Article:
Saturday, November 20, 2010

Famous Sites in Popular Music -- Part Two: The Day the Music Died


In 1971, singer Don McLean released the seminal song and album, American Pie. Although written in a cryptic, poetic style, it was easy to see that the subject of the song was the plane crash death of three American rock and roll singers -- Buddy Holly, Ritchie Valens, and J. P. Richardson, AKA The Big Bopper. McLean referred to to the February 3, 1959 tragedy as The Day the Music Died.

The biggest star to perish that fateful night was Buddy Holly, a unique guitar player and vocalist from Lubbock, Texas. Buddy Holly and the Crickets had a number of popular hits including Oh Boy!, Peggy Sue, and That'll Be the Day.

The youngest performer to die was Ritchie Valens, a 17-year-old singer and guitar player from southern California. Although only 17, Valens was already making a name for himself across America with hits like LaBamba and Donna.

The final performer to die in the tragic flight was Texan J. P. Richardson, known as The Big Bopper. Richardson was famous for his song Chantilly Lace.

The evening before, the performers played at a popular spot, the Surf Ballroom in Clear Lake, Iowa.





After the concert, the musicians boarded a plane in nearby Mason City, Iowa. Shortly after take off, the plane crashed just north of Clear Lake, killing the three musicians and the pilot.




I had always wanted to visit the site of the plane crash and pay homage to the singers, so I made a road trip last June with my youngest daughter. We drove up to Clear Lake, Iowa, got directions, and immediately headed out to the crash site. Where along the country road to stop to find the site? Just look for the Buddy Holly marker!

Next step: Walk through a corn field. The memorial is located on private property, and the owners graciously allow pilgrims to visit.



A marker lets you know that you are almost there.



Then ... you are there. The memorial is small, with all kinds of small tributes, and frankly, junk all around.



A small memorial to the pilot was recently added.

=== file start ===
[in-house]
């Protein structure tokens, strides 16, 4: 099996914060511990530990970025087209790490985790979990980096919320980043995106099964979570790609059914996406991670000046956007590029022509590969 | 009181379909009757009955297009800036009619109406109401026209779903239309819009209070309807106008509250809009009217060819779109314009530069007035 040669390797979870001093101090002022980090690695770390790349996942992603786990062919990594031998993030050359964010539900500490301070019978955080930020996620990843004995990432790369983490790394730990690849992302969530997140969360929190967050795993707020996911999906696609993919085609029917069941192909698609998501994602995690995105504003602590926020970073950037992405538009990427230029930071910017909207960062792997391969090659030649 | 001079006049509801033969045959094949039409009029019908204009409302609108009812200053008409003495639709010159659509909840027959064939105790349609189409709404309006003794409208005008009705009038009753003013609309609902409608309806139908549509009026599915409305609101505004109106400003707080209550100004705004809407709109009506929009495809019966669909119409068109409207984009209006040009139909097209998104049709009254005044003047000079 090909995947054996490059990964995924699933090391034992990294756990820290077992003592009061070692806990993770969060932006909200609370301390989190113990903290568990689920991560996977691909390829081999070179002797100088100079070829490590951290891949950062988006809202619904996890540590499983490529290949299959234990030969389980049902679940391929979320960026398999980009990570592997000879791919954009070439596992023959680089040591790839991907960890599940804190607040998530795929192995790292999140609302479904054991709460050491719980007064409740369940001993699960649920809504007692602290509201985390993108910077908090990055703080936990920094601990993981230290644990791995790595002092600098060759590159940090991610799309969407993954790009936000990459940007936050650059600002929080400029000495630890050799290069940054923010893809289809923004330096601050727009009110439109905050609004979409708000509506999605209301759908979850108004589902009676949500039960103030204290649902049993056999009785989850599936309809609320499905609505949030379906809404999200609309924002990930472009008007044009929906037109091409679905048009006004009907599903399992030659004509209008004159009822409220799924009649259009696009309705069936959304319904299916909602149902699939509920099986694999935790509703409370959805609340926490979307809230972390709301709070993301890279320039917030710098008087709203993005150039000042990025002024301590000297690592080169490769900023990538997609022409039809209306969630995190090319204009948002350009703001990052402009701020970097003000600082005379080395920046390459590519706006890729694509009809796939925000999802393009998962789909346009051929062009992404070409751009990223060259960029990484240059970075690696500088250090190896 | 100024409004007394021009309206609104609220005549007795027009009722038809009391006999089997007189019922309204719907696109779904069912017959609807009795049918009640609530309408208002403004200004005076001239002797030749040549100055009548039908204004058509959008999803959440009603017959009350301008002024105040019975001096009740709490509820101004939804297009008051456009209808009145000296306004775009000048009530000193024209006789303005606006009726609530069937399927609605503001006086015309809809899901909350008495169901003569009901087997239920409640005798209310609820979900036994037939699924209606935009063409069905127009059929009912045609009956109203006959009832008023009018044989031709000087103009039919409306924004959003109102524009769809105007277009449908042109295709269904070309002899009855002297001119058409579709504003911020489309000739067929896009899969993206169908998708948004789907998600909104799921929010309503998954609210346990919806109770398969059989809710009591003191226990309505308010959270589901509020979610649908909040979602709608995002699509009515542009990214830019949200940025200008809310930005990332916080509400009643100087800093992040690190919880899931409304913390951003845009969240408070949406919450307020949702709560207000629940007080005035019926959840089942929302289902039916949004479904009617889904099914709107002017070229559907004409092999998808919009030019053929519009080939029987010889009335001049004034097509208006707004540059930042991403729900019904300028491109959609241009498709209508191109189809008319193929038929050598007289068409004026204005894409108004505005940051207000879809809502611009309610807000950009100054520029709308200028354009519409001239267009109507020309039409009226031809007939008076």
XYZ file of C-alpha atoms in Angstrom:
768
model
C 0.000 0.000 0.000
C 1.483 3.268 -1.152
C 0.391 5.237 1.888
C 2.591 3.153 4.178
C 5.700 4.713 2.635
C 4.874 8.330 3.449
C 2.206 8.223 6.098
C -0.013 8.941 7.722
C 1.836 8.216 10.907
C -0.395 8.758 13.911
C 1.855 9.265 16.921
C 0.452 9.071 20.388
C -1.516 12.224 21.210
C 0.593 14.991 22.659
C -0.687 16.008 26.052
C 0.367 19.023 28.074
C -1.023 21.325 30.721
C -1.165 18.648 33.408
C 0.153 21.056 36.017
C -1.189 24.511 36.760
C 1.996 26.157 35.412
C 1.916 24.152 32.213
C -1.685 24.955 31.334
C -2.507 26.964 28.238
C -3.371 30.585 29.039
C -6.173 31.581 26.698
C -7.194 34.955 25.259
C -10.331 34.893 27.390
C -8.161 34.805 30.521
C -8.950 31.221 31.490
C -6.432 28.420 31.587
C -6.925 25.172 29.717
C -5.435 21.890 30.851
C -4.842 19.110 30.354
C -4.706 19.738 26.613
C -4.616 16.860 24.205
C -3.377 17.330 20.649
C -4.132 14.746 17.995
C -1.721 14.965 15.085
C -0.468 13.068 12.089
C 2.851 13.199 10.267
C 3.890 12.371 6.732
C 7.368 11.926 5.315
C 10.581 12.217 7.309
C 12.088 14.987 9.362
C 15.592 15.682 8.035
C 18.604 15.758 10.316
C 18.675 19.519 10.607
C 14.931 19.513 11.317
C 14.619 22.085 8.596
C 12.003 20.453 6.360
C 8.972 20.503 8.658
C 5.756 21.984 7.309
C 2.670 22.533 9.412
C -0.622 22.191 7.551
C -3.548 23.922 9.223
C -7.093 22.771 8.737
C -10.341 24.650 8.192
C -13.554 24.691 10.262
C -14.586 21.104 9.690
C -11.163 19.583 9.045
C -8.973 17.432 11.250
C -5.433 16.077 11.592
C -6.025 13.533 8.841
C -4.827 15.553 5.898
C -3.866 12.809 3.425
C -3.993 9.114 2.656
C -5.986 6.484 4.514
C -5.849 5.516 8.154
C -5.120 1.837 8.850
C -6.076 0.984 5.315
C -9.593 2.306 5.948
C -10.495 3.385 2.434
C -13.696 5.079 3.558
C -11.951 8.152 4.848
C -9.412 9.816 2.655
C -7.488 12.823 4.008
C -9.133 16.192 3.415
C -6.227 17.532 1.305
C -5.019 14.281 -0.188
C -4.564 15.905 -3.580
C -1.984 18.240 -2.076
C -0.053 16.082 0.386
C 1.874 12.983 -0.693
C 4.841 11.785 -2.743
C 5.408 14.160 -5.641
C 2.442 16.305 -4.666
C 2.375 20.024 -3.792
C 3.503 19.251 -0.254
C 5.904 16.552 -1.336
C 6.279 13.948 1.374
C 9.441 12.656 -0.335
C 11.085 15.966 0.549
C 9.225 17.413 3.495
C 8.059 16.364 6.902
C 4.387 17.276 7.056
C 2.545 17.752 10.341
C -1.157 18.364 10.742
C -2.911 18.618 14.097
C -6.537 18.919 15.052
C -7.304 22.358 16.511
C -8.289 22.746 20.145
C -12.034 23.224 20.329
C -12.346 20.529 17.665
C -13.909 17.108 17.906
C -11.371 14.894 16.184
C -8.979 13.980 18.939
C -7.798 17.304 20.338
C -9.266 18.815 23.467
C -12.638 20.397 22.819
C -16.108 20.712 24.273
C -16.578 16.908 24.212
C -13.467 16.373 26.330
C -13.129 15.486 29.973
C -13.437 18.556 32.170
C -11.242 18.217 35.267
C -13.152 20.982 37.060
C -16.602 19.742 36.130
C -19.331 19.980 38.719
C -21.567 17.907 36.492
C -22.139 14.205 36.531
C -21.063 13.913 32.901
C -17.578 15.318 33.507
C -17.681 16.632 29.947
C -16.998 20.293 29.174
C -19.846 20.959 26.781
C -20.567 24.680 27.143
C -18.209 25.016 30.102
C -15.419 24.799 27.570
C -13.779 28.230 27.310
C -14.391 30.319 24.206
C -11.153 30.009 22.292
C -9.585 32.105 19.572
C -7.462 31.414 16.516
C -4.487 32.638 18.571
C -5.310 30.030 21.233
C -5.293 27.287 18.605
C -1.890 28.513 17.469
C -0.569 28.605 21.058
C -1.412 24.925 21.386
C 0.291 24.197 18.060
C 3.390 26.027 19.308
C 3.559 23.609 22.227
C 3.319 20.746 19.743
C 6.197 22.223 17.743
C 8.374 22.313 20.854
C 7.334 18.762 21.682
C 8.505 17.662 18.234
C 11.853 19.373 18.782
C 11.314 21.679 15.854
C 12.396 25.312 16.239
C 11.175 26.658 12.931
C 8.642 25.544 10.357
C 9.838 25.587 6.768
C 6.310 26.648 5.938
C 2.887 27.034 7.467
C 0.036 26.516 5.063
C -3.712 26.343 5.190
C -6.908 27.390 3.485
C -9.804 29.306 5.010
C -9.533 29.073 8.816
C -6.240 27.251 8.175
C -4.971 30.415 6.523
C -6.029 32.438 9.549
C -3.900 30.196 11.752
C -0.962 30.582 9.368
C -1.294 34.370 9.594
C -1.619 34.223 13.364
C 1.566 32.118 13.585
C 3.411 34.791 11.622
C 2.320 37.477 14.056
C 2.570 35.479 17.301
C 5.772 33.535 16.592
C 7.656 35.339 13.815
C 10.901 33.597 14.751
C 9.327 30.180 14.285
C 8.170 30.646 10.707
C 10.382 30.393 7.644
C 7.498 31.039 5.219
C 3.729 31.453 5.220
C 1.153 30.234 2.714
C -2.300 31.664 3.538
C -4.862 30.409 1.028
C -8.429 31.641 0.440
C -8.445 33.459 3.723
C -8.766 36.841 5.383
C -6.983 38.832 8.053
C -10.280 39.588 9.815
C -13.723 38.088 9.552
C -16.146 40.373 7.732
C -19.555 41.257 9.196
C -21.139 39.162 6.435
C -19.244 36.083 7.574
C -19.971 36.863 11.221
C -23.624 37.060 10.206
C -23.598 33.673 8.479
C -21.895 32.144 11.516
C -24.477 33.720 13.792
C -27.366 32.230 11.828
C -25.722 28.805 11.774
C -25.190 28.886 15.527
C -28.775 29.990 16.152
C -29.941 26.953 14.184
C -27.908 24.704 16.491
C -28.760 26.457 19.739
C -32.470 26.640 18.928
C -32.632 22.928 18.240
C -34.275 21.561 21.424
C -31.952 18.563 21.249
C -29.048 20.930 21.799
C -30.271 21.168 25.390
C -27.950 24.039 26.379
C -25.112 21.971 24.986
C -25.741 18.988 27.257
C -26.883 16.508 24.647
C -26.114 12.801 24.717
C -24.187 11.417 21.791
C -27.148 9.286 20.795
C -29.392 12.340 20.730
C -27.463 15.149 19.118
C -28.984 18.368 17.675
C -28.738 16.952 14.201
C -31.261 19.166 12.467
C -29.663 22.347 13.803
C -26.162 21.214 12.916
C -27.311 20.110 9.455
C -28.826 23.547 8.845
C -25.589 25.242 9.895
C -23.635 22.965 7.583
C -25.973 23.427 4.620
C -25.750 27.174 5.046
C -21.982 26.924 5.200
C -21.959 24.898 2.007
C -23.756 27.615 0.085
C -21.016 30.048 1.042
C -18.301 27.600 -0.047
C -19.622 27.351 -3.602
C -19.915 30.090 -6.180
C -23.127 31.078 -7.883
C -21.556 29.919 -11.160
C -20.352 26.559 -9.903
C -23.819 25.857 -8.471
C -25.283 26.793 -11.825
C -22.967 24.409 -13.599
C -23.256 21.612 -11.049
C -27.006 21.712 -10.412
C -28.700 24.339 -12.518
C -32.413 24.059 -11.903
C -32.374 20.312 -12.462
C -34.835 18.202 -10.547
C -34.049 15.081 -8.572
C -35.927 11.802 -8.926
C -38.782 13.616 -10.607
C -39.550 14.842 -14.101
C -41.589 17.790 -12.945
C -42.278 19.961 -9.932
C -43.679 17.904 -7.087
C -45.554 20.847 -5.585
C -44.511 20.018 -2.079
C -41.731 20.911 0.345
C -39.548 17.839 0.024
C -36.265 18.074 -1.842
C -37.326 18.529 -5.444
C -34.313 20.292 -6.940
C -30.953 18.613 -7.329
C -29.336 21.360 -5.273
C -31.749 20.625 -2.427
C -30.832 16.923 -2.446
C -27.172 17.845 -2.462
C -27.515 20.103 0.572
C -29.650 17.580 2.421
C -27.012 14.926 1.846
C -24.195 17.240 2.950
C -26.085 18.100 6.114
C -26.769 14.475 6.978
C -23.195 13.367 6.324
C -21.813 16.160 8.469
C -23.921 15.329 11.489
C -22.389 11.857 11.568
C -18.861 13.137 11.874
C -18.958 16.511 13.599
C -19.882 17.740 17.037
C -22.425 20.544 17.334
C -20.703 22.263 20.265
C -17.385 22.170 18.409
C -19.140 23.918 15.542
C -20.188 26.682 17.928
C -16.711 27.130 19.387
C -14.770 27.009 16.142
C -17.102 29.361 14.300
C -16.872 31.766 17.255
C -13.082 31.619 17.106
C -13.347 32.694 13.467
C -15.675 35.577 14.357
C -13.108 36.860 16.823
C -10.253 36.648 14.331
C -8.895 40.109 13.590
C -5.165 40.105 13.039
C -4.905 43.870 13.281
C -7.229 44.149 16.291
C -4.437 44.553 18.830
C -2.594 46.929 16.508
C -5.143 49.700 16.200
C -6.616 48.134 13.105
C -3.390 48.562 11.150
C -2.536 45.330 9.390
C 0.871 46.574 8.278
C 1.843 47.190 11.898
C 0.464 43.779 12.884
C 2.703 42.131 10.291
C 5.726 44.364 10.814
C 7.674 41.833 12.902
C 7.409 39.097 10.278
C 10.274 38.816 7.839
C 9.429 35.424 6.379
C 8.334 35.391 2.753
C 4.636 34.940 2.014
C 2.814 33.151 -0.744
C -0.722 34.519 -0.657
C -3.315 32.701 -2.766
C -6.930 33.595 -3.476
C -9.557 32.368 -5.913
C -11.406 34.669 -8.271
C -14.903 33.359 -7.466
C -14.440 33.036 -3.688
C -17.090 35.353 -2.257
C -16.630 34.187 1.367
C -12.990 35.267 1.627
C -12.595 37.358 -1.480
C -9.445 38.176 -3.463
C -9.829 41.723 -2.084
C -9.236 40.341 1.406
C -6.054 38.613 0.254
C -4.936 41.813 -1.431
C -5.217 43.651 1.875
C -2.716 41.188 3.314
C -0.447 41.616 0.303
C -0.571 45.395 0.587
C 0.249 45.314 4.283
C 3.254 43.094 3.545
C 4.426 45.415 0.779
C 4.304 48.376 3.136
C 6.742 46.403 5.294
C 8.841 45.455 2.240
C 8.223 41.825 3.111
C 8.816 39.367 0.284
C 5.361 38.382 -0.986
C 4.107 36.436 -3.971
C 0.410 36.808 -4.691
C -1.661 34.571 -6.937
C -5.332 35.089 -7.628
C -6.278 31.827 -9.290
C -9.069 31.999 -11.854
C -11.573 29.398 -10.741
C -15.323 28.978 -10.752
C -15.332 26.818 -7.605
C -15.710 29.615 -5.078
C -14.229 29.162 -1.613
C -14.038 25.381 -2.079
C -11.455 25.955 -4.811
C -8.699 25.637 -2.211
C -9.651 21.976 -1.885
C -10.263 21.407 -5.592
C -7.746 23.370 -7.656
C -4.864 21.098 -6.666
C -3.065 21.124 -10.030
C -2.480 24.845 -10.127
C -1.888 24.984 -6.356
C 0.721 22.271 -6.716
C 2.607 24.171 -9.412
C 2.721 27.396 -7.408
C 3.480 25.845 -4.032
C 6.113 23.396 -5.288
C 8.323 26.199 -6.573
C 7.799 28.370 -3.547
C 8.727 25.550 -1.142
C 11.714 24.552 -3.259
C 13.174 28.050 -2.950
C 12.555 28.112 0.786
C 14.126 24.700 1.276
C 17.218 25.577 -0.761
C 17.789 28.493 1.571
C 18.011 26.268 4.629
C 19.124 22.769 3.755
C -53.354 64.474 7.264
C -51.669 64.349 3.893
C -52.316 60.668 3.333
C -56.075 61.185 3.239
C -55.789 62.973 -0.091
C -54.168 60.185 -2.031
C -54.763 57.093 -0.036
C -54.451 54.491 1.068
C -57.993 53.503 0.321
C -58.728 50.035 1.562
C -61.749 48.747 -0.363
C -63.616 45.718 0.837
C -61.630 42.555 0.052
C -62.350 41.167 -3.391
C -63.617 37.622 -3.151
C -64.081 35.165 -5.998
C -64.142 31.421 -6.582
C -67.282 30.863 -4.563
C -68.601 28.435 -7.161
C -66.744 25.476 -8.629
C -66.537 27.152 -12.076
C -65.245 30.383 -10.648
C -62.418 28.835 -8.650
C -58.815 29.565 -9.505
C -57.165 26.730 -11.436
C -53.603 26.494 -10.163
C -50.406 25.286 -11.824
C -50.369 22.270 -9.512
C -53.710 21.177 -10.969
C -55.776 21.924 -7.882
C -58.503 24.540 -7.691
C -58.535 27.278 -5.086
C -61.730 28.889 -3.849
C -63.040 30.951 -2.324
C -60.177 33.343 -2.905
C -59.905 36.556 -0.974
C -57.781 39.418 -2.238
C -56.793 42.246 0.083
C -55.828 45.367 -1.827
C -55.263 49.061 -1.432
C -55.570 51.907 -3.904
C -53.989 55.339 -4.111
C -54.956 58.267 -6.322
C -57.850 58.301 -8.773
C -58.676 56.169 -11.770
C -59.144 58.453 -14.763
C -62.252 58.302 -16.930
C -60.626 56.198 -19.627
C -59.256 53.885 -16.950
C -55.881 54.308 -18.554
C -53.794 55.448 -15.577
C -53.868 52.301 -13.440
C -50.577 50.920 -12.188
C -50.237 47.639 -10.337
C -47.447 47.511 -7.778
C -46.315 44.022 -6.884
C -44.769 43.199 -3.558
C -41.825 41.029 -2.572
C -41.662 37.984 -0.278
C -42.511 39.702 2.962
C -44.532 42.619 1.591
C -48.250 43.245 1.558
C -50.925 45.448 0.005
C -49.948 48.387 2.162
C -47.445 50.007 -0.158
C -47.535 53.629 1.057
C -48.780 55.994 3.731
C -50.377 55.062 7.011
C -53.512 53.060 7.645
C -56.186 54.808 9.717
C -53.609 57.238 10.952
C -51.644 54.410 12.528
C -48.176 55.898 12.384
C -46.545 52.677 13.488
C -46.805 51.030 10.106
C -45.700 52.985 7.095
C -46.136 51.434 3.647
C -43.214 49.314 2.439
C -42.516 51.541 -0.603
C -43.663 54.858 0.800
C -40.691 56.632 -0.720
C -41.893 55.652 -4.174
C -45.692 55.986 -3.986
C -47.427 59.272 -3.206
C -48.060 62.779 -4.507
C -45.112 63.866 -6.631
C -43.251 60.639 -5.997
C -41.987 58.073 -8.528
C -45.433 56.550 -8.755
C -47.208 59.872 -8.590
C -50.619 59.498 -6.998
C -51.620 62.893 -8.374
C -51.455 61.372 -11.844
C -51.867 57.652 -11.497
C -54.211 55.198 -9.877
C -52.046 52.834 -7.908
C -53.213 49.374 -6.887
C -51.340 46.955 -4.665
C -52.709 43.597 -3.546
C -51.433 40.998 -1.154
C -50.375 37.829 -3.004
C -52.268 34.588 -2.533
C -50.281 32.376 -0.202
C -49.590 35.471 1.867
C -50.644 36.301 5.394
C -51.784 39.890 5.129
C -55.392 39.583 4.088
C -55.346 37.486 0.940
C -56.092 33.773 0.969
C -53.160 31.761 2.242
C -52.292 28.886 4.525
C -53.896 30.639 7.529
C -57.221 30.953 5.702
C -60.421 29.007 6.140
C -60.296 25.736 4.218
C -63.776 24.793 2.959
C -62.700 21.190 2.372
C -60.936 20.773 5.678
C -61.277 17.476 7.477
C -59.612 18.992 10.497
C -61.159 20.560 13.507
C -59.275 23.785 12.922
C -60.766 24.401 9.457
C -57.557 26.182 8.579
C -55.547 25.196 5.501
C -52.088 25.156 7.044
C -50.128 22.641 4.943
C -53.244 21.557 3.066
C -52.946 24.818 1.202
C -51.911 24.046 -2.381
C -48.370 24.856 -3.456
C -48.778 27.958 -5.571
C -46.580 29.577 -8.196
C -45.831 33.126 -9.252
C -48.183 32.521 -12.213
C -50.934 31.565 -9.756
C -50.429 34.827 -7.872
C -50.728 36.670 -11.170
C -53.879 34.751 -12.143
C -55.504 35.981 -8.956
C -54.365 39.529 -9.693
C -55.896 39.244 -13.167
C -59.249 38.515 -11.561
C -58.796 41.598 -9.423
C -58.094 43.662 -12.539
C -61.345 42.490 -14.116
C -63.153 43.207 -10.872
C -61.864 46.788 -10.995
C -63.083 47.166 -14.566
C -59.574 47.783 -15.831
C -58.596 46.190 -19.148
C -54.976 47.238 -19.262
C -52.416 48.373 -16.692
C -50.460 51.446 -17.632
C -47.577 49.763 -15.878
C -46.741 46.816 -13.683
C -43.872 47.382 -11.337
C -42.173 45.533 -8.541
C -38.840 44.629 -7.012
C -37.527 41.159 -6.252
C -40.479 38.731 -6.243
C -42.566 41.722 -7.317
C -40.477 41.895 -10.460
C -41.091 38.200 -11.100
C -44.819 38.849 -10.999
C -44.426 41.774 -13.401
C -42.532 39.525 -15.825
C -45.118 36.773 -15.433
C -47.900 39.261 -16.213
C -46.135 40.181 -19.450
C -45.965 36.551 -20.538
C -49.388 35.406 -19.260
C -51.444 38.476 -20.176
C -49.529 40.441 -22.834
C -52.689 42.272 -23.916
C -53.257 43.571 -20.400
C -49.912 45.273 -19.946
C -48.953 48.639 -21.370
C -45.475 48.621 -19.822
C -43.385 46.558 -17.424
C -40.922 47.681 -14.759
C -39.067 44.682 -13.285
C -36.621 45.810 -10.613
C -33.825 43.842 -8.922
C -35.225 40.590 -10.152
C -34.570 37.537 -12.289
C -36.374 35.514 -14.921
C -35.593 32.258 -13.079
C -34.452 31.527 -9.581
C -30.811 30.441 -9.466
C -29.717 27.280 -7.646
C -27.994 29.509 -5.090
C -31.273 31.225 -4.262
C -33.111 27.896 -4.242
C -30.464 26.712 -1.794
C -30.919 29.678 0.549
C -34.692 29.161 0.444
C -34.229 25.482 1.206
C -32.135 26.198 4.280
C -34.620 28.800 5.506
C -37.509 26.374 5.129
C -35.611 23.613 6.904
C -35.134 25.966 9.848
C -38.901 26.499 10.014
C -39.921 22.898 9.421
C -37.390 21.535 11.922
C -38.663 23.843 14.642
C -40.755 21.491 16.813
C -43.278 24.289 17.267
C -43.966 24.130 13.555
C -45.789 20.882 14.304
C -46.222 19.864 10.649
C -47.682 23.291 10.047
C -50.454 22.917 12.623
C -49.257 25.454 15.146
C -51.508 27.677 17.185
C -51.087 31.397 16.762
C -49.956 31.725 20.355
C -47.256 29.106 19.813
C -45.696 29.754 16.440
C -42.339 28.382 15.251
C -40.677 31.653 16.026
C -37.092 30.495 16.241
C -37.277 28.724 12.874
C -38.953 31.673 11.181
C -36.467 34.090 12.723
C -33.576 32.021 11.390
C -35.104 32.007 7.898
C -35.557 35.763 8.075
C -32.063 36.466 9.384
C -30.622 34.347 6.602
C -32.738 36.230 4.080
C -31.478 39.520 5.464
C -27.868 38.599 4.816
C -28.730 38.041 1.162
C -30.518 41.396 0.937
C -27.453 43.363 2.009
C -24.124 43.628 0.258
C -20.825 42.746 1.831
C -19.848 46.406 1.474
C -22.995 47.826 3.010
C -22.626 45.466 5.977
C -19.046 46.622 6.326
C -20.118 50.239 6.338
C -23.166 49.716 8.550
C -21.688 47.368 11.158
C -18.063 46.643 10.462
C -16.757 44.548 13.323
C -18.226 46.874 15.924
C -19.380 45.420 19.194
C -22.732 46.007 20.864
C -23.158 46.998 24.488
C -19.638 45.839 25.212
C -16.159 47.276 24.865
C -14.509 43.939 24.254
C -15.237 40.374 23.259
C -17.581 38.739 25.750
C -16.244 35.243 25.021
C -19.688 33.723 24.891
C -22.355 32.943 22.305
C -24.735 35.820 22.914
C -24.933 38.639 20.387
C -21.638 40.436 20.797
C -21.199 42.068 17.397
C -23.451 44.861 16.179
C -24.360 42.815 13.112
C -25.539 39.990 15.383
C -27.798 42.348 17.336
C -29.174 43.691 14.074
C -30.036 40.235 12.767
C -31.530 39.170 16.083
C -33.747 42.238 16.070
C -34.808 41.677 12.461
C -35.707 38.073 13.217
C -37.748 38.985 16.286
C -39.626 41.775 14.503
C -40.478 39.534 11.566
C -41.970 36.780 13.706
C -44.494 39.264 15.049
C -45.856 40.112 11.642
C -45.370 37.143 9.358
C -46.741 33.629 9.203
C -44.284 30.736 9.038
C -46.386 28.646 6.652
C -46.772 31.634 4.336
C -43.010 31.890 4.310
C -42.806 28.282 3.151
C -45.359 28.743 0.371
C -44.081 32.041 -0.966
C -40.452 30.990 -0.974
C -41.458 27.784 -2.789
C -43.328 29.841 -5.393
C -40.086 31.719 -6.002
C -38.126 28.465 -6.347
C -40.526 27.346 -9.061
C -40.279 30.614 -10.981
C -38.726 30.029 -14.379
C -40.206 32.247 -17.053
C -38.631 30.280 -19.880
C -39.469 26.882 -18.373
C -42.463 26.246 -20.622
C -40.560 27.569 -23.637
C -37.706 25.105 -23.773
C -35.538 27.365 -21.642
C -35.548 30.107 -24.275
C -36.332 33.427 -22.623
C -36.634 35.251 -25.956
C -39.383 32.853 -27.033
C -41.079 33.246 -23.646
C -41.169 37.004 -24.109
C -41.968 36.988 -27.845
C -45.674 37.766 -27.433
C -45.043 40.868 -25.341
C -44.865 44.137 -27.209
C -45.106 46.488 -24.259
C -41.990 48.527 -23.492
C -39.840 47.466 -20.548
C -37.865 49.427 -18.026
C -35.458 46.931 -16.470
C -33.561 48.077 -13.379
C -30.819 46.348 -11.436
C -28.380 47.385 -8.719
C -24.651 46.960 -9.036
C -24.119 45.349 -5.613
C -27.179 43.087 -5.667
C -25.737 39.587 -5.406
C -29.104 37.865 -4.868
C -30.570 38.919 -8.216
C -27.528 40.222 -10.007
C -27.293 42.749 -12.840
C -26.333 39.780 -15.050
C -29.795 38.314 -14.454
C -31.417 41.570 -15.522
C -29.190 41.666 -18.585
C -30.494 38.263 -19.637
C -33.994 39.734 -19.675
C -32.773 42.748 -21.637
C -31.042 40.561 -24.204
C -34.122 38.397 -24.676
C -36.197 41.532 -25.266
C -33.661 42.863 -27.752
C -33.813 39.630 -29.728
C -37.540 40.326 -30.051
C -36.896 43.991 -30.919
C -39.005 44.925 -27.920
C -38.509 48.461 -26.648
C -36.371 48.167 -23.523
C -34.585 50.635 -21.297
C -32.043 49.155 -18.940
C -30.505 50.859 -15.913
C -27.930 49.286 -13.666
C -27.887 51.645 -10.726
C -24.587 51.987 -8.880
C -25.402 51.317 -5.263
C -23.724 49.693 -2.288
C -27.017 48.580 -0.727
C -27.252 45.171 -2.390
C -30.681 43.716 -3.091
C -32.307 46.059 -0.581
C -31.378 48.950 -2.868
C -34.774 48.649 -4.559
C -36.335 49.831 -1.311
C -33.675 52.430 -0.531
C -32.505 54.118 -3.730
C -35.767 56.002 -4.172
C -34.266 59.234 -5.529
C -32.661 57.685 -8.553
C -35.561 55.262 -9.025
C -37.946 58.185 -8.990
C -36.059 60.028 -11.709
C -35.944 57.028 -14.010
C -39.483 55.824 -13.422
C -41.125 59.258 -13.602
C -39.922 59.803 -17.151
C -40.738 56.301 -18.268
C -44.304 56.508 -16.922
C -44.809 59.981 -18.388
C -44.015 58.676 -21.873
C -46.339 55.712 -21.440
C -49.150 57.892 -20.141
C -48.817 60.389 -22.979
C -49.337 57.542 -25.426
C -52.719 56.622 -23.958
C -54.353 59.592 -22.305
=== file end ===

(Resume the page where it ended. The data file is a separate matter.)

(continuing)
Although the memorial is not aesthetically pleasing, just being at the site that changed the rock and roll music landscape forever is a powerful, and yet sad feeling that I will never forget.



And since this is a blog that purportedly is about poker and gambling, I have included a video of a related story -- the true version of how a coin flip right before the fateful flight changed music history, sparing one man and dooming another.



A long, long time ago...
I can still remember
How that music used to make me smile.
And I knew if I had my chance
That I could make those people dance
And, maybe, they’d be happy for a while.

But February made me shiver
With every paper I’d deliver.
Bad news on the doorstep;
I couldn’t take one more step.

I can’t remember if I cried
When I read about his widowed bride,
But something touched me deep inside
The day the music died.

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5 Comments:

Blogger Josie said...

Great post. Your daughter is adorable! She must take after her mom...

4:34 AM  
Blogger Gary said...

Good post lad - but let's remember that McLean meant for his song to be a repudiation of the then-current rock and roll scene; he was a bit of a prick.

But I think that Buddy Holly could have been anything he wanted to be; I'd bet his music would have matured much like the Beatles' did.

As always, well-written.

12:14 PM  
Blogger lightning36 said...

Gary, I saw Don McLean perform a free concert at a public park one time. "Bit of a prick" would be an understatement. : o )

3:25 PM  
Blogger Memphis MOJO said...

Good post. I love the Buddy Holly glasses thing.

10:23 PM  
Blogger PokahDave said...

This is a very cool series Light...very cool...

9:16 PM  

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